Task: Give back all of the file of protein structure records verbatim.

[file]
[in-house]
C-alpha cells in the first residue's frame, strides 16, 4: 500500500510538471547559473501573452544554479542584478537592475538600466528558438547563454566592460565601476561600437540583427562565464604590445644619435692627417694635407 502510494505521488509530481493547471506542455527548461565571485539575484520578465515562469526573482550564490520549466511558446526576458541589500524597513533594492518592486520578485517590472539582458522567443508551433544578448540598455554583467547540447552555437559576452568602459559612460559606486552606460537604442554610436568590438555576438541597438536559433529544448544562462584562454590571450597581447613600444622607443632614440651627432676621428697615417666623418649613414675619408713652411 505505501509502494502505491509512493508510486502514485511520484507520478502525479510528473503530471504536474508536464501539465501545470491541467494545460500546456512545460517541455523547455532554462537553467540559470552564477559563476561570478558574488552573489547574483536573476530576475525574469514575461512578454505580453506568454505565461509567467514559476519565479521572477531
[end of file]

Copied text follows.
[in-house]
C-alpha cells in the first residue's frame, strides 16, 4: 500500500510538471547559473501573452544554479542584478537592475538600466528558438547563454566592460565601476561600437540583427562565464604590445644619435692627417694635407 502510494505521488509530481493547471506542455527548461565571485539575484520578465515562469526573482550564490520549466511558446526576458541589500524597513533594492518592486520578485517590472539582458522567443508551433544578448540598455554583467547540447552555437559576452568602459559612460559606486552606460537604442554610436568590438555576438541597438536559433529544448544562462584562454590571450597581447613600444622607443632614440651627432676621428697615417666623418649613414675619408713652411 505505501509502494502505491509512493508510486502514485511520484507520478502525479510528473503530471504536474508536464501539465501545470491541467494545460500546456512545460517541455523547455532554462537553467540559470552564477559563476561570478558574488552573489547574483536573476530576475525574469514575461512578454505580453506568454505565461509567467514559476519565479521572477531